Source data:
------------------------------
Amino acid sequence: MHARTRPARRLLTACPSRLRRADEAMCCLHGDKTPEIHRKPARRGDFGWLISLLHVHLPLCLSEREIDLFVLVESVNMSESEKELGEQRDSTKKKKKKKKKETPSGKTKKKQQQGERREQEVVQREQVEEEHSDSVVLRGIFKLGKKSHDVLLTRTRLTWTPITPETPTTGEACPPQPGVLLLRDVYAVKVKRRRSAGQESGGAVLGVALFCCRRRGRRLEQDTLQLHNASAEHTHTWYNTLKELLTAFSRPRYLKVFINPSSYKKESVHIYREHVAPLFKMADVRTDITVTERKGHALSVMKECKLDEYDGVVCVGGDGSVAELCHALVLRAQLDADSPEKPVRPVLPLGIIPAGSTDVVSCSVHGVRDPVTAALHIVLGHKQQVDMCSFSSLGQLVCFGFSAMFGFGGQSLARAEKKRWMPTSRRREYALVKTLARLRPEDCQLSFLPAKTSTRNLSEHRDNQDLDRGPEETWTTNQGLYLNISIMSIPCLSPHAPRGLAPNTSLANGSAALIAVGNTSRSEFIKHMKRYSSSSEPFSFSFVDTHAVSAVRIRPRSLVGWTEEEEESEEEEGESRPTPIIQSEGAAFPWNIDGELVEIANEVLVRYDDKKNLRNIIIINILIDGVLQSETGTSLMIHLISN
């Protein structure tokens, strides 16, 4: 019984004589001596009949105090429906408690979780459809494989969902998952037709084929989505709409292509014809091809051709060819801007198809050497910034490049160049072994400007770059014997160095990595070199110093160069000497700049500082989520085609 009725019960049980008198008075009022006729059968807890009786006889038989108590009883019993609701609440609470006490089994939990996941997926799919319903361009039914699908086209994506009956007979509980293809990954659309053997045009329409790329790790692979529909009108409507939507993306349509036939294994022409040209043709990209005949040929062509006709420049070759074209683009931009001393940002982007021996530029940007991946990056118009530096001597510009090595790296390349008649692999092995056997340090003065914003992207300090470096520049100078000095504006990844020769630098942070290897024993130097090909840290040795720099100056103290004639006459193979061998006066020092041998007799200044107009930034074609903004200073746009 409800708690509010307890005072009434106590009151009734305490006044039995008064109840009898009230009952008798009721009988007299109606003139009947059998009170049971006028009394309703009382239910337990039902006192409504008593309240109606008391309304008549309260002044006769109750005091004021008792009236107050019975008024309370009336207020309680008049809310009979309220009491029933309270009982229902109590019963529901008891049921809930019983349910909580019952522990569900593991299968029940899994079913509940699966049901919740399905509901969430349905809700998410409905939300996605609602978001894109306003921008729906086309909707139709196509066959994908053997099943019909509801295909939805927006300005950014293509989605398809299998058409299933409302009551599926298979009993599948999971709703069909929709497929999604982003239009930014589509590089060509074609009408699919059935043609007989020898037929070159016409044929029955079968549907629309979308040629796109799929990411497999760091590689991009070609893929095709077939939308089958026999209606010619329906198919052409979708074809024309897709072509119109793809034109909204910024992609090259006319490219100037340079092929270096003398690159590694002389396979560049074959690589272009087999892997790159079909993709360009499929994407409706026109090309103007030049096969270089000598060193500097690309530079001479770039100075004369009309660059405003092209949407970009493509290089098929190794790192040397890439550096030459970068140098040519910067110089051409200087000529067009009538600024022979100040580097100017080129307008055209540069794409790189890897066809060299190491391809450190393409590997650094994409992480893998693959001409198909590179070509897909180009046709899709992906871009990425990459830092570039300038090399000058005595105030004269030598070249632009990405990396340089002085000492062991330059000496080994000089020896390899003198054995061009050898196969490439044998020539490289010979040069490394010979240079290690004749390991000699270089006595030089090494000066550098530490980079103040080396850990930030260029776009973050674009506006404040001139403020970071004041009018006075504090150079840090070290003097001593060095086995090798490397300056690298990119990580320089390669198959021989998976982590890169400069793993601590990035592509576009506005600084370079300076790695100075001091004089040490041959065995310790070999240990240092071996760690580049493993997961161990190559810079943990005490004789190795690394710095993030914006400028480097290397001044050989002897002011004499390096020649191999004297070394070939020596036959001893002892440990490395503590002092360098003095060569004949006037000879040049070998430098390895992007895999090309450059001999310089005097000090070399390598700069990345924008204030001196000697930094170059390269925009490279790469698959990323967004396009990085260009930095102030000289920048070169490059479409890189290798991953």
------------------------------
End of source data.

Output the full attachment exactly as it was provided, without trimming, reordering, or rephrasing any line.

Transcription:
Amino acid sequence: MHARTRPARRLLTACPSRLRRADEAMCCLHGDKTPEIHRKPARRGDFGWLISLLHVHLPLCLSEREIDLFVLVESVNMSESEKELGEQRDSTKKKKKKKKKETPSGKTKKKQQQGERREQEVVQREQVEEEHSDSVVLRGIFKLGKKSHDVLLTRTRLTWTPITPETPTTGEACPPQPGVLLLRDVYAVKVKRRRSAGQESGGAVLGVALFCCRRRGRRLEQDTLQLHNASAEHTHTWYNTLKELLTAFSRPRYLKVFINPSSYKKESVHIYREHVAPLFKMADVRTDITVTERKGHALSVMKECKLDEYDGVVCVGGDGSVAELCHALVLRAQLDADSPEKPVRPVLPLGIIPAGSTDVVSCSVHGVRDPVTAALHIVLGHKQQVDMCSFSSLGQLVCFGFSAMFGFGGQSLARAEKKRWMPTSRRREYALVKTLARLRPEDCQLSFLPAKTSTRNLSEHRDNQDLDRGPEETWTTNQGLYLNISIMSIPCLSPHAPRGLAPNTSLANGSAALIAVGNTSRSEFIKHMKRYSSSSEPFSFSFVDTHAVSAVRIRPRSLVGWTEEEEESEEEEGESRPTPIIQSEGAAFPWNIDGELVEIANEVLVRYDDKKNLRNIIIINILIDGVLQSETGTSLMIHLISN
């Protein structure tokens, strides 16, 4: 019984004589001596009949105090429906408690979780459809494989969902998952037709084929989505709409292509014809091809051709060819801007198809050497910034490049160049072994400007770059014997160095990595070199110093160069000497700049500082989520085609 009725019960049980008198008075009022006729059968807890009786006889038989108590009883019993609701609440609470006490089994939990996941997926799919319903361009039914699908086209994506009956007979509980293809990954659309053997045009329409790329790790692979529909009108409507939507993306349509036939294994022409040209043709990209005949040929062509006709420049070759074209683009931009001393940002982007021996530029940007991946990056118009530096001597510009090595790296390349008649692999092995056997340090003065914003992207300090470096520049100078000095504006990844020769630098942070290897024993130097090909840290040795720099100056103290004639006459193979061998006066020092041998007799200044107009930034074609903004200073746009 409800708690509010307890005072009434106590009151009734305490006044039995008064109840009898009230009952008798009721009988007299109606003139009947059998009170049971006028009394309703009382239910337990039902006192409504008593309240109606008391309304008549309260002044006769109750005091004021008792009236107050019975008024309370009336207020309680008049809310009979309220009491029933309270009982229902109590019963529901008891049921809930019983349910909580019952522990569900593991299968029940899994079913509940699966049901919740399905509901969430349905809700998410409905939300996605609602978001894109306003921008729906086309909707139709196509066959994908053997099943019909509801295909939805927006300005950014293509989605398809299998058409299933409302009551599926298979009993599948999971709703069909929709497929999604982003239009930014589509590089060509074609009408699919059935043609007989020898037929070159016409044929029955079968549907629309979308040629796109799929990411497999760091590689991009070609893929095709077939939308089958026999209606010619329906198919052409979708074809024309897709072509119109793809034109909204910024992609090259006319490219100037340079092929270096003398690159590694002389396979560049074959690589272009087999892997790159079909993709360009499929994407409706026109090309103007030049096969270089000598060193500097690309530079001479770039100075004369009309660059405003092209949407970009493509290089098929190794790192040397890439550096030459970068140098040519910067110089051409200087000529067009009538600024022979100040580097100017080129307008055209540069794409790189890897066809060299190491391809450190393409590997650094994409992480893998693959001409198909590179070509897909180009046709899709992906871009990425990459830092570039300038090399000058005595105030004269030598070249632009990405990396340089002085000492062991330059000496080994000089020896390899003198054995061009050898196969490439044998020539490289010979040069490394010979240079290690004749390991000699270089006595030089090494000066550098530490980079103040080396850990930030260029776009973050674009506006404040001139403020970071004041009018006075504090150079840090070290003097001593060095086995090798490397300056690298990119990580320089390669198959021989998976982590890169400069793993601590990035592509576009506005600084370079300076790695100075001091004089040490041959065995310790070999240990240092071996760690580049493993997961161990190559810079943990005490004789190795690394710095993030914006400028480097290397001044050989002897002011004499390096020649191999004297070394070939020596036959001893002892440990490395503590002092360098003095060569004949006037000879040049070998430098390895992007895999090309450059001999310089005097000090070399390598700069990345924008204030001196000697930094170059390269925009490279790469698959990323967004396009990085260009930095102030000289920048070169490059479409890189290798991953």